Thread: Apollo
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Old 27th February 2007, 01:37 PM   #4
Hugh Jarmes
Join Date: Oct 2006
Posts: 38
Default RE: Apollo

dear guest

perhaps you should read the thread

here is a 'relevant' post!

Posted on 21-02-2007 18:06

Today I tested the Apollo against my SB 160. I have sold my beloved X-186 but have sailed that for such a long time I think I can make a comparison from memory.

Boards: SB 160 with stock Drake 70cm fin and Apollo with stock Drake 75cm fin; I also used a Deboichet R13 70cm +8 (more on that later).
Sail: Gaastra Neutron 9m on carbon mast and boom
Accessories: GPS and Anemometer.
Venue: Brogborough Lake in Bedfordshire, UK. 220 Acres of open water with clean wind when blowing from the South or West.
Rider: 185cm and 93kg (this diet is working)
Conditions: Temp 10-11 degrees C. Wind SW Force 3-4 (Average wind speed 13.4 mph Maximum 19.3 mph)

Subjective assessment. The extra length of the Apollo's fin makes it difficult to launch (even in a deep clay pit) Up-hauling the Apollo was also a challenge compared to the 160. Bensen's comments about the lack of volume in the nose are very valid. The nose sinks easily and requires an adjustment to the foot positioning (more towards the back). I believe this would be even more noticeable with larger (heavier) sails. Once afloat, the phrase "it does exactly what it says on the tin" comes to mind because the Apollo planes effortlessly across the wind. There is no need to coax it on to the plane or pump the sail or fin (no more bumping over the bow wave for me). When it is planning the nose rides high and once in the straps you become very aware of the big fin. The Apollo points well and continues to hunt upwind as the fin provides lift and the leeward rails starts to bite. This is where the excitement stops however because once up to a certain speed, the Apollo seems like it won't go any faster - unlike the 160, which continues to accelerate. I suspect the size of the Apollo's fin is holding it back. The Apollo feels more stable and less "twitchy" going upwind than the 160 and I began to feel the extra width in the tail working with the bigger fin keeping the board very steady. It also appeared to be going upwind at a higher angle. This was borne out on a number of laps by the Apollo taking one less beat to get to the windward end of the lake (GPS recordings later confirmed this) However, the actual time taken to get to the windward mark was almost identical on 3 out of 4 beats. Tacking proved very difficult due to the lack of volume up front but I began to become accustomed to this and adjusted my technique accordingly - it was still difficult though and I think it will be a challenge in the heat of racing. (It also made me realize how forgiving the 160 is!) Downwind I was a little concerned, as on this point of sailing you become very aware of the shear size of the Apollo - particularly in the tail area. I used to have an FX III which was very scary downwind and I was worried the Apollo would be the same (both 250cm long). Nevertheless, the Apollo again rides high over the small chop and you can push it very low. Speed again becomes a limiting factor. Gybing requires a little more work than the 160 but the Apollo responds well to "effort". I detected no difference in gybing other than this. The Apollo points no lower than the 160 and took as many reaches to get to the leeward end of the lake. However, it felt slower. This lack of speed was NOT confirmed by GPS readings. So the Apollo and the 160 seem to be well matched down wind. The very big difference between the 2 boards is when going on to the plane and when coming off the plane. The Apollo planes smoothly and earlier than the 160 and it comes off the plane later. It doesn't "sludge" like the 160 and glides for longer between the gusts. It felt very like the x-186 going on to the plane but there the similarity ends as the Apollo points so much higher. In marginal conditions I find formula boards (SB, F2 etc) suffer from a "dead spot" which, when trying to get planning means you have to go upwind a little before resuming your reach. This was not so noticeable with the Apollo. Later I tried the Apollo with a Deboichet 70cm R13 +8; it felt like a different board but not for the better. It did not want to plane as early and going upwind, I was not able to take advantage of the sharp leeward rail, as the Apollo didn't appear to be railing as much. It appears to me that the bigger fin is instrumental in the Apollo's ability to plane early and is an absolute necessity to take advantage of the extra width in the tail. As a result the Apollo took longer to get to the windward mark than the 160. Downwind with the R13 seemed a little more "free" but the GPS did not confirm this. I hope the rules change to allow 75cm fins in the future!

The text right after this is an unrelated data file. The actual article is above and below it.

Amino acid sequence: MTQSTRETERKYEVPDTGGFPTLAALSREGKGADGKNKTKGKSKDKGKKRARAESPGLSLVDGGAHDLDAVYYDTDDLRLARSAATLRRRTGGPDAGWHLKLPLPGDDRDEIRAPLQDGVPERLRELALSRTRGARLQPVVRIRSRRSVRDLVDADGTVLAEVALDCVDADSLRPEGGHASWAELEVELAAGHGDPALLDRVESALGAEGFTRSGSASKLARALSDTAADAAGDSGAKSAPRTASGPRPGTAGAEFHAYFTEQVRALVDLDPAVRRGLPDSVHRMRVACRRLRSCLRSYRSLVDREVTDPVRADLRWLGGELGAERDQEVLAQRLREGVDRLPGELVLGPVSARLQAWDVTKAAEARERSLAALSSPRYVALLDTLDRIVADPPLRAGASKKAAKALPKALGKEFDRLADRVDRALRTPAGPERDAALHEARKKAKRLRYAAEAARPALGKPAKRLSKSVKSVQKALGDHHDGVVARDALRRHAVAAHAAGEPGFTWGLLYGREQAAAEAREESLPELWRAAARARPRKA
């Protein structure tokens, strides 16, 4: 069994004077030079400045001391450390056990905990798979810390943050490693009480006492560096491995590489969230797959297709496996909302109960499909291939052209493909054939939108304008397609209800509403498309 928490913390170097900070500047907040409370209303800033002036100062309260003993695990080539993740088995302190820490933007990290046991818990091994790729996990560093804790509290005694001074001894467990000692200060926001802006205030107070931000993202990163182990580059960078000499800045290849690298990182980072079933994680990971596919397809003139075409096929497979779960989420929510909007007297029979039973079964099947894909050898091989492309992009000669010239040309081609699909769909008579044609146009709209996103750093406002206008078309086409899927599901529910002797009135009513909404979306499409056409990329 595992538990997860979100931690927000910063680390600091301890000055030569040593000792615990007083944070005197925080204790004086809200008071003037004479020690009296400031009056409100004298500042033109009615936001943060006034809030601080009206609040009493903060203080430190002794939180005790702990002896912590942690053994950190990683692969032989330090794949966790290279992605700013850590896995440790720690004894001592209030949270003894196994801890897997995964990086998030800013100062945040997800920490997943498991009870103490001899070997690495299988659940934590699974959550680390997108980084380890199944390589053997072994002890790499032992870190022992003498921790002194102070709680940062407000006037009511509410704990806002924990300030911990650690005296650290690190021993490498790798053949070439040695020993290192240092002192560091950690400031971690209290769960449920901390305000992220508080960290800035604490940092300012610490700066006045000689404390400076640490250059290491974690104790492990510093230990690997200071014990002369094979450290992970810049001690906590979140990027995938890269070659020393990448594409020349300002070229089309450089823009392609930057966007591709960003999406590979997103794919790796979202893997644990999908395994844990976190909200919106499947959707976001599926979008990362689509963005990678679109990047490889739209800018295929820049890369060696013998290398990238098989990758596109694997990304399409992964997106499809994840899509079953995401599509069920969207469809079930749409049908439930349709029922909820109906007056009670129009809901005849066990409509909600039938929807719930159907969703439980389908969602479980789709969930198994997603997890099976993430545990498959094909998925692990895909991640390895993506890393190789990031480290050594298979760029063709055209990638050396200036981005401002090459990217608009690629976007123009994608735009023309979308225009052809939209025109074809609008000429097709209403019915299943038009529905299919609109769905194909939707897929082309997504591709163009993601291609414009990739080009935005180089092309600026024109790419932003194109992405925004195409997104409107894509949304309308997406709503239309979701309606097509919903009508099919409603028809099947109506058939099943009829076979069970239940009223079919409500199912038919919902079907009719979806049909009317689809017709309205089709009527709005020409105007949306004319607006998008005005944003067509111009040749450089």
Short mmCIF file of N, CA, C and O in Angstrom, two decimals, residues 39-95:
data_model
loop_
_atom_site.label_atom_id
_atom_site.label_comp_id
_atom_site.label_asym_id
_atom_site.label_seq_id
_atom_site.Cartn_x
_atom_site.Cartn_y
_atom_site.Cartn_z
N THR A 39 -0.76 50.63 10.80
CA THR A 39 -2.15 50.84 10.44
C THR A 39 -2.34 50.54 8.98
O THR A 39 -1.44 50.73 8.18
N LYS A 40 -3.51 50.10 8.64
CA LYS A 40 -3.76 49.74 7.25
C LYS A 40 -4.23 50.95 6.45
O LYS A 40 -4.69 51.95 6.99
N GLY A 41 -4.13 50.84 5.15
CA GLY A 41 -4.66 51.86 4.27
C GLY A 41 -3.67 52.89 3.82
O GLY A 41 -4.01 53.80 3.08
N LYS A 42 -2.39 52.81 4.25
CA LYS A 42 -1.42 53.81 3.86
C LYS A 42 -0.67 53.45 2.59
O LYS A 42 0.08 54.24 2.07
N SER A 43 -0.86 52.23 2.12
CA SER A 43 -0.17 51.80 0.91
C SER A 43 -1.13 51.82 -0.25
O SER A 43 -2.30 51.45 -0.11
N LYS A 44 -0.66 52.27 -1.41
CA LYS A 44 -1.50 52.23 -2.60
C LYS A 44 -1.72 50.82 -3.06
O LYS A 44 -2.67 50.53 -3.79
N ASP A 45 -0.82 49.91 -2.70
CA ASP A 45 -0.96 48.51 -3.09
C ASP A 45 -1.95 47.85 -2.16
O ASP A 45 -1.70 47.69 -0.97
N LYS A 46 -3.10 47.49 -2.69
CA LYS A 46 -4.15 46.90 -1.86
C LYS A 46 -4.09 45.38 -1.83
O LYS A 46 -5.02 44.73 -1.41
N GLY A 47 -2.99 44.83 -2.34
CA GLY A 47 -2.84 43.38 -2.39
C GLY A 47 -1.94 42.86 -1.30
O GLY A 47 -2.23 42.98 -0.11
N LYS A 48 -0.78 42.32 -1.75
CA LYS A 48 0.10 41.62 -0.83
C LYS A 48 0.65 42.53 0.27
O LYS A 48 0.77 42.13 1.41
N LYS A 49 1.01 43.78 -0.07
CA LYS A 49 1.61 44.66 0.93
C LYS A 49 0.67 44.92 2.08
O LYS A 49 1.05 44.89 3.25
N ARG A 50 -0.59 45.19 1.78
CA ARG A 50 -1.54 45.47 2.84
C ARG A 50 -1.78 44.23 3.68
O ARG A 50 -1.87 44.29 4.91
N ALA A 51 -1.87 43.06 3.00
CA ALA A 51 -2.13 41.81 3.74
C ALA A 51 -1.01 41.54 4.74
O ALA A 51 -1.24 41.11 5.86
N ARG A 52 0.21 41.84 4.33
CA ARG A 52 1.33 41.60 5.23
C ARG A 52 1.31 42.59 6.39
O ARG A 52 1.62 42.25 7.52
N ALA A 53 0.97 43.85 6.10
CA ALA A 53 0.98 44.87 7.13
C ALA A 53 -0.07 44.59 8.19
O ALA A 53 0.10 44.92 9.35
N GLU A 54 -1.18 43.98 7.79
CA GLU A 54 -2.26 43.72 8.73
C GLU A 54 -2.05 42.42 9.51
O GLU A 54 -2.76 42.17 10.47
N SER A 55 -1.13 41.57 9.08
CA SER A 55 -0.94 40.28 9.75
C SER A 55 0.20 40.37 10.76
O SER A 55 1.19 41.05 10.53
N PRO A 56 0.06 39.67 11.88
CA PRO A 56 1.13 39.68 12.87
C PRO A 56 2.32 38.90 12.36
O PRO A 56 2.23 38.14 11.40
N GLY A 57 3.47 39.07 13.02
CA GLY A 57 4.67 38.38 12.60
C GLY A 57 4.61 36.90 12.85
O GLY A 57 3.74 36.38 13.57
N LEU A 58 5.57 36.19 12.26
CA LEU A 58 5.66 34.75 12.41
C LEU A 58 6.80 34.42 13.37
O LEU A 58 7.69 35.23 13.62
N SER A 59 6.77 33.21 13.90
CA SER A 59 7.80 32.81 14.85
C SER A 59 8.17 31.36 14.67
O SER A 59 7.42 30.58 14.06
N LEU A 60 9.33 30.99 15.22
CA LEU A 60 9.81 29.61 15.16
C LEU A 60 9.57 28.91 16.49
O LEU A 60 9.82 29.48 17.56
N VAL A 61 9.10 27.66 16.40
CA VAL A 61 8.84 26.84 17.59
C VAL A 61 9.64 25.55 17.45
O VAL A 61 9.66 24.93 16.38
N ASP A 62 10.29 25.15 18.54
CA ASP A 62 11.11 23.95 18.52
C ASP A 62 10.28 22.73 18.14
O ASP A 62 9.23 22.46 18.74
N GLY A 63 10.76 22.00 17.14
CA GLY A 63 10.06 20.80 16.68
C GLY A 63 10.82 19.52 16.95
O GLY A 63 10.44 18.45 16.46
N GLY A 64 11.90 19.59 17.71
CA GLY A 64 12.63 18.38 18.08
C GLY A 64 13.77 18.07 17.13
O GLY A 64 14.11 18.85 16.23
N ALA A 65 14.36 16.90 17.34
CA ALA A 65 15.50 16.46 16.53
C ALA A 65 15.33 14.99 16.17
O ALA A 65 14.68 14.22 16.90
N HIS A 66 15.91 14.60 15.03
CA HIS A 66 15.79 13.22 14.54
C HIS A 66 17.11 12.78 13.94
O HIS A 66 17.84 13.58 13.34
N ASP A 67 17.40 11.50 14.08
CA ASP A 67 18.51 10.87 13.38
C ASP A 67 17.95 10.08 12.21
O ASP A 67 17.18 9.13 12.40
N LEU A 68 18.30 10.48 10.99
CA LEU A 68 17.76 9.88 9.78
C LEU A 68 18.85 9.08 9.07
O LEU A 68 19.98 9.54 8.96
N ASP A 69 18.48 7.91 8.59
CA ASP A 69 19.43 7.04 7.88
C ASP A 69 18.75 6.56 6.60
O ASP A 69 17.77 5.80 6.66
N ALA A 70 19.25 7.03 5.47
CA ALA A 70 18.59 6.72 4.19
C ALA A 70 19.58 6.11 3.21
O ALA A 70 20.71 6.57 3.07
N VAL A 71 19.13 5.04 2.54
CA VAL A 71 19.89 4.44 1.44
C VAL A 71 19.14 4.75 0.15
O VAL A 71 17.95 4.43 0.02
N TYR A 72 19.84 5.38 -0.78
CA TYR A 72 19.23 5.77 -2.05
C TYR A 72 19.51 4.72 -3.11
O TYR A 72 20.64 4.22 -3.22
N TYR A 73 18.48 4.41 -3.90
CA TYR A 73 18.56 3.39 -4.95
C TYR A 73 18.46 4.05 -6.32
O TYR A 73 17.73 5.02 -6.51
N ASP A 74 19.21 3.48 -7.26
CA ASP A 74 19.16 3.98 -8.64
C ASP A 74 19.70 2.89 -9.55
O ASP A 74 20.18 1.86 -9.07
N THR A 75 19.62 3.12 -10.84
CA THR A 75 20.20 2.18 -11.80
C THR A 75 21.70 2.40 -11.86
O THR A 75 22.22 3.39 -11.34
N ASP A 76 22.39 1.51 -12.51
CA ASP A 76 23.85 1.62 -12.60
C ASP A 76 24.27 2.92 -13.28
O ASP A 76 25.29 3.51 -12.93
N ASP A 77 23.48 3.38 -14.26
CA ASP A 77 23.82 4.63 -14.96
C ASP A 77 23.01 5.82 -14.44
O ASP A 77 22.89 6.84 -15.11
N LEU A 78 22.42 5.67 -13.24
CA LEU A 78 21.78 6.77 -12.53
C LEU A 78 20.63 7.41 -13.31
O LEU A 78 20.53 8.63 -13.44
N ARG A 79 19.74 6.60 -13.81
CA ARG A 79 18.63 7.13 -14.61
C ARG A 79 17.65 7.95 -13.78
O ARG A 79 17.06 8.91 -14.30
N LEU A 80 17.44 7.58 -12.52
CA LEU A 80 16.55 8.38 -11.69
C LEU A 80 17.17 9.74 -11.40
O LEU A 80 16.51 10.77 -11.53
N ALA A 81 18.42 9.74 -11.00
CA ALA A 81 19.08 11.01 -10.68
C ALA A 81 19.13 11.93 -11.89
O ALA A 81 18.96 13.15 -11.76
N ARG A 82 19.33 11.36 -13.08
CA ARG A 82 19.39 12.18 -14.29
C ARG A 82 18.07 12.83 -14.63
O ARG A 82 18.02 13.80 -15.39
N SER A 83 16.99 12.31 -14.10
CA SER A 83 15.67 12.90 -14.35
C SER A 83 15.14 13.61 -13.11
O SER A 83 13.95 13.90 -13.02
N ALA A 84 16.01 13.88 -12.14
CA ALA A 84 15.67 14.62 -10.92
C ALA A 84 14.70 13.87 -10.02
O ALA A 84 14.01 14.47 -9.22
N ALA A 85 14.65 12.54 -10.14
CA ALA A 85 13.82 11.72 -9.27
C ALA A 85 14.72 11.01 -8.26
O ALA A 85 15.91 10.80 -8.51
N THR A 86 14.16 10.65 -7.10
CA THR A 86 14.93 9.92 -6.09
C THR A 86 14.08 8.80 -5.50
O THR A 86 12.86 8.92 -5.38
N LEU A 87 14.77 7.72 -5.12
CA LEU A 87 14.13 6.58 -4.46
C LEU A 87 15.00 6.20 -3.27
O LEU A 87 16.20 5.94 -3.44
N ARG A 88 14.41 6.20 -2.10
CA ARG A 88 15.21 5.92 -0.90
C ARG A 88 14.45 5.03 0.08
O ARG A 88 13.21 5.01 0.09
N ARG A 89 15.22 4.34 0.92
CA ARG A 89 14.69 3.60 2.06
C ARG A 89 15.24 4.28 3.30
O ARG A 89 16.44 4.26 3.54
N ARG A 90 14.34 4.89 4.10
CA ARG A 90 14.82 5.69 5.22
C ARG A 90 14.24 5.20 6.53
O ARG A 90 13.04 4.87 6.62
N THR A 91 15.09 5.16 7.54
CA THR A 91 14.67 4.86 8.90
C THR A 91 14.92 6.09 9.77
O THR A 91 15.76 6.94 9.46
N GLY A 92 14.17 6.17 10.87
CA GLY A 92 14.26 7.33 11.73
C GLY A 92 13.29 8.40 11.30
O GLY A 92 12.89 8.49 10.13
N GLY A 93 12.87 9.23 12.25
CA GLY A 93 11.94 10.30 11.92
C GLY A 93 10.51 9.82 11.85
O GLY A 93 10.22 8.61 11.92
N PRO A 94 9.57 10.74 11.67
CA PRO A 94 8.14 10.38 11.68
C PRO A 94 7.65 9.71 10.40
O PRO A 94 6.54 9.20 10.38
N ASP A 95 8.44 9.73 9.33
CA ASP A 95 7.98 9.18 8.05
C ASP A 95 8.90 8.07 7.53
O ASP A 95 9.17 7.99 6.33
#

Objective measurements. Upwind max: 160 = 23.7 mph - Apollo = 21.6 mph Downwind max: 160 = 28.2 - Apollo 25.8. GPS Track Log showed Apollo pointed noticeably higher than the 160 but that downwind they were very similar.

Conclusion: I'm not selling my 160 just yet. In the gusts the Apollo became a bit of a handful. Even with the 70cm, you can feel just how big it is. Nevertheless, I suspect that in lighter winds and with larger sails the Apollo will come into it's own. I am very pleased I have one and am looking forward to becoming more familiar with it.

N.B. Despite opening the foot straps to their maximum width and using the widest screw holes, I still found it difficult to get into them with boots on. Race straps may be light but they are not as convenient as some other designs. Looking forward to getting back to barefoot sailing!

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